You May Have Quit, But You’re Not Done Yet:
In China, when you leave your job you will need a release letter from your previous employer in order to legally transfer your residence and work permit from one company to another. While employers are legally obligated to provide you with a release letter, if you have quit suddenly or left on bad terms with your employer, they can drag their feet in providing this letter, and sometimes even outright refuse to provide it. The release letter offers an angry employer an opportunity to be spiteful and vindictive, a situation you want to avoid. Even if you are leaving China and don’t need a release letter, if your employer is happy with you and satisfied with the work you have done, then they may be able to help you transfer your residence permit to a tourist visa to give you some time to travel before you go, or they may turn a blind eye to any time left on your residence permit, allowing you to stay after you have left the company.


Make Sure You’re Paid:
If possible, leave as little salary as possible unpaid once you quit. Give notice so that your last day of work will be on or near a payday, and try not to leave the country until your job has paid you everything that is due to you. Once you leave the country collecting on unpaid work will become nearly impossible and while the majority of employers do not set out to cheat their employees out of their last paycheck, you do not want to give them a situation which would make it easy to do so. Understand that if you pull a runner and leave without notice your employer may withhold your last month’s salary as a breach of contract penalty. Not only is there little you could do about such a situation, your employer is actually legally entitled to this money should your contract include a breach of contract clause. Breach of contract clauses usually exist for both sides and usually do not apply unless you leave suddenly breaking your contract without notice (note that if you are fired without just cause or if your employer breaches the contract you may also be entitled to money from your employer according to this clause, although collecting this money is easier said than done).

If you are living in school or company provided housing, make sure that you have another place to stay lined up before you give notice to leave. Your school may be kind and allow you to stay as long as you need, but they also may be eager to find a replacement for you and will need your apartment cleared out for the next person. Be careful about your deposit and ensure that if your employer is claiming you owe money for any sorts of unpaid bills that you see the bills yourself and ask for receipts. Also make sure that you are paid any bonuses that you are due, such as airfare or travel bonuses.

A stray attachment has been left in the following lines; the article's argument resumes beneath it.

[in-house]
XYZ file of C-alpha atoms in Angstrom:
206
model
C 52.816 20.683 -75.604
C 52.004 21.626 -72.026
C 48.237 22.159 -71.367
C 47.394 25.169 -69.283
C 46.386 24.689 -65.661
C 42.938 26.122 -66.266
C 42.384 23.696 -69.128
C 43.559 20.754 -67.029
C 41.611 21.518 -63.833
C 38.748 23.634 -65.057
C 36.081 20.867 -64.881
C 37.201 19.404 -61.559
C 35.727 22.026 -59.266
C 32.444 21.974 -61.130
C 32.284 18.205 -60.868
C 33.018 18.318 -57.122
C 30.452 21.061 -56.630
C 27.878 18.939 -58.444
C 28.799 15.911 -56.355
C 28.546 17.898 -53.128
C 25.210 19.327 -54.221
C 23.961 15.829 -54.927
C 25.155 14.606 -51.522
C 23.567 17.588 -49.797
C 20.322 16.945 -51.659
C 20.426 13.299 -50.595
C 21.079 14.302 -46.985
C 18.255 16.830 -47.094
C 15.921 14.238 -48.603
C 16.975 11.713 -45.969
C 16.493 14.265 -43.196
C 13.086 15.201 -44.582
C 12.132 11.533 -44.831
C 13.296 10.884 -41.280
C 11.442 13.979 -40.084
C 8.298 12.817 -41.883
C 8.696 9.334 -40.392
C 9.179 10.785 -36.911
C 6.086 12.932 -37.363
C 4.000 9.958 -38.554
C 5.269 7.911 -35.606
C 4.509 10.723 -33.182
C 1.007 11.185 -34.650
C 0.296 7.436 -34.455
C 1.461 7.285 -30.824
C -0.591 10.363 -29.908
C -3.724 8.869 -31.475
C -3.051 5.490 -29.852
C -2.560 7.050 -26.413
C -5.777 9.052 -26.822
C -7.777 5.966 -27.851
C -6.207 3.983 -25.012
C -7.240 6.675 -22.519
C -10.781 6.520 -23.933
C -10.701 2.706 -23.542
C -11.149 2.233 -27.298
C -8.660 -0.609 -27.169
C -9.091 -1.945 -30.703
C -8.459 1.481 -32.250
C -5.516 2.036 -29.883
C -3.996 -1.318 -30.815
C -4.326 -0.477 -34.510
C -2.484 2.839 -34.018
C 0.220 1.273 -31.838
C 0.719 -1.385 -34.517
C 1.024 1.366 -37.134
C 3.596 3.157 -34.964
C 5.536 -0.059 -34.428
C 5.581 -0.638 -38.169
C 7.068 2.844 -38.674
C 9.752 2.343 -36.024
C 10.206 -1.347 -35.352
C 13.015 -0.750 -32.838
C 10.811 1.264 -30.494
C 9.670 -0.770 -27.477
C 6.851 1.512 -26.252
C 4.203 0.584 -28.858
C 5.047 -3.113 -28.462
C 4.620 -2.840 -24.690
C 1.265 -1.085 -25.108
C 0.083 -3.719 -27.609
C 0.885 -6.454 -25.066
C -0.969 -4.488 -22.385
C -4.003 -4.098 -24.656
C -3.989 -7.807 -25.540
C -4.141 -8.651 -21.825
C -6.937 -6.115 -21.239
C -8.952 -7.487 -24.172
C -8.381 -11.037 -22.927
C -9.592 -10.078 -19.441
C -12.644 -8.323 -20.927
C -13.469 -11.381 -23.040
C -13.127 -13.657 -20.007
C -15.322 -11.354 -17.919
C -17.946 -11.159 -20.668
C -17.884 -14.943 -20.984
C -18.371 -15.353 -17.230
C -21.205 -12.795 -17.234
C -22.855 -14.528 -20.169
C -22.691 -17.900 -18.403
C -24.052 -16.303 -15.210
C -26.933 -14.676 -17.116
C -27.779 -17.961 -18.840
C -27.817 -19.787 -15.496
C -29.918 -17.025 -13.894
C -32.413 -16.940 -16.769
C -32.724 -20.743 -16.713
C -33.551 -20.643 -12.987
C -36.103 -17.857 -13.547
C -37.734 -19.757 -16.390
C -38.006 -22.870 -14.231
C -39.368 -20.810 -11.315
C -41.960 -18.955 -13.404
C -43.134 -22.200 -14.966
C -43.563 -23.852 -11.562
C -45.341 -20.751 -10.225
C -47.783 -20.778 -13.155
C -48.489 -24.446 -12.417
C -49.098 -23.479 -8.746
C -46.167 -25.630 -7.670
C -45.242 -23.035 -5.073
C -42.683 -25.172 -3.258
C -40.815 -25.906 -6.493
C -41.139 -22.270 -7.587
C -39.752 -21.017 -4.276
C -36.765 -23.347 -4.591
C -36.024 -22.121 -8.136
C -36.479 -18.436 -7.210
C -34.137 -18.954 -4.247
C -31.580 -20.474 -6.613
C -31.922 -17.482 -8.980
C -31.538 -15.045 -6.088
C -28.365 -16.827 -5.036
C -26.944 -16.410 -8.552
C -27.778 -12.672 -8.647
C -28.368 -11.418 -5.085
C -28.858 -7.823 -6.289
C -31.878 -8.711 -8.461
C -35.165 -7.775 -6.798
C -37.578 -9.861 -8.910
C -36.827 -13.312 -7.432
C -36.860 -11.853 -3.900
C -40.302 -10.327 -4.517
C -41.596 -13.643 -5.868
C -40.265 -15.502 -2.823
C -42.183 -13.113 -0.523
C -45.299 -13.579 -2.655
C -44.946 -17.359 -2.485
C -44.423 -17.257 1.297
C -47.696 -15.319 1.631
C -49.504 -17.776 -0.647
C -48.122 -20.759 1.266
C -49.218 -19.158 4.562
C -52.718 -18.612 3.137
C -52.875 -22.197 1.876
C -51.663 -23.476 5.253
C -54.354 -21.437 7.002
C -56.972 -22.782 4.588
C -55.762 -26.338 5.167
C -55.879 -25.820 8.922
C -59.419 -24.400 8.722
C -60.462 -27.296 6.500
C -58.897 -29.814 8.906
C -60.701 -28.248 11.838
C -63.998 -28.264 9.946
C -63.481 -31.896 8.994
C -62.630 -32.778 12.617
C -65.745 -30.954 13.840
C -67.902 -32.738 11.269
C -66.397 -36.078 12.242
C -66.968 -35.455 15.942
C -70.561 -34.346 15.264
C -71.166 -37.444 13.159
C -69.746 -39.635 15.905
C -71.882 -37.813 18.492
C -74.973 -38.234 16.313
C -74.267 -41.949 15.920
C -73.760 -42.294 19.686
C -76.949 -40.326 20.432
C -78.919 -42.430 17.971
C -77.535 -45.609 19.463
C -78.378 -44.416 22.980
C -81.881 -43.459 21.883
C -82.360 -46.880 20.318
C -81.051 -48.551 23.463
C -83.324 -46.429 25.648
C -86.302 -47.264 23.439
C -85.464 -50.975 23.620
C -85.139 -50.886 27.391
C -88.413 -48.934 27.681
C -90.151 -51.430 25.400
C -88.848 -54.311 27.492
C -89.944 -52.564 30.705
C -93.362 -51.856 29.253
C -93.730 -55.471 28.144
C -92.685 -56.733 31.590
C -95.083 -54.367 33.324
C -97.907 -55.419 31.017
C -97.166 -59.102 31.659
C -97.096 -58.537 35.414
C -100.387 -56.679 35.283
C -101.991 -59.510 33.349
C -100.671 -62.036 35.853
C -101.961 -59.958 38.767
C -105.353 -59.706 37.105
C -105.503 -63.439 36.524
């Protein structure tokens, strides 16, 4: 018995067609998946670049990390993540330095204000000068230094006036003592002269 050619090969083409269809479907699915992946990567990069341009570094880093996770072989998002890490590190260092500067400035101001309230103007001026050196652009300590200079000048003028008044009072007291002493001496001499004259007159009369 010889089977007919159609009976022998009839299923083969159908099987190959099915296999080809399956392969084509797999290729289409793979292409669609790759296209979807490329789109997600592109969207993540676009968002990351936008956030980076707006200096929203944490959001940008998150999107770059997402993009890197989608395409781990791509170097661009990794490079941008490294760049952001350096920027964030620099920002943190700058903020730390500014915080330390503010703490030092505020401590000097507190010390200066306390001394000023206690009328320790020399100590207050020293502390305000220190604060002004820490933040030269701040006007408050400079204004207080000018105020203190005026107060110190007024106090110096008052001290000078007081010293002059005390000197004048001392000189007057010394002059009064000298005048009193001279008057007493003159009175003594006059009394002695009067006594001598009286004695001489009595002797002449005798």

All in all, quitting your job with as little drama as possible and leaving with a clean slate is ideal. Not only will gaining legal employment at your next job be easier, you will have done all you can to ensure that your employer has no reason or excuse to try to deny you your hard earned money. You may find that while quitting with a “bang” may be initially satisfying, you will rest easier knowing that at least on your end you did the right thing.

Related links
Five Ways to Improve Your Post-China Employability
How to Market Your China Experience to Overseas Employers
Working in a Chinese Office: Five Keys to Success

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Keywords: quitting tips China leaving job China quit without burning bridges China How to quite job China


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take a long holiday ..tell them you have something to do at home or any excuse ..tell them your someone is getting married ..

Jul 16, 2011 16:53 Report Abuse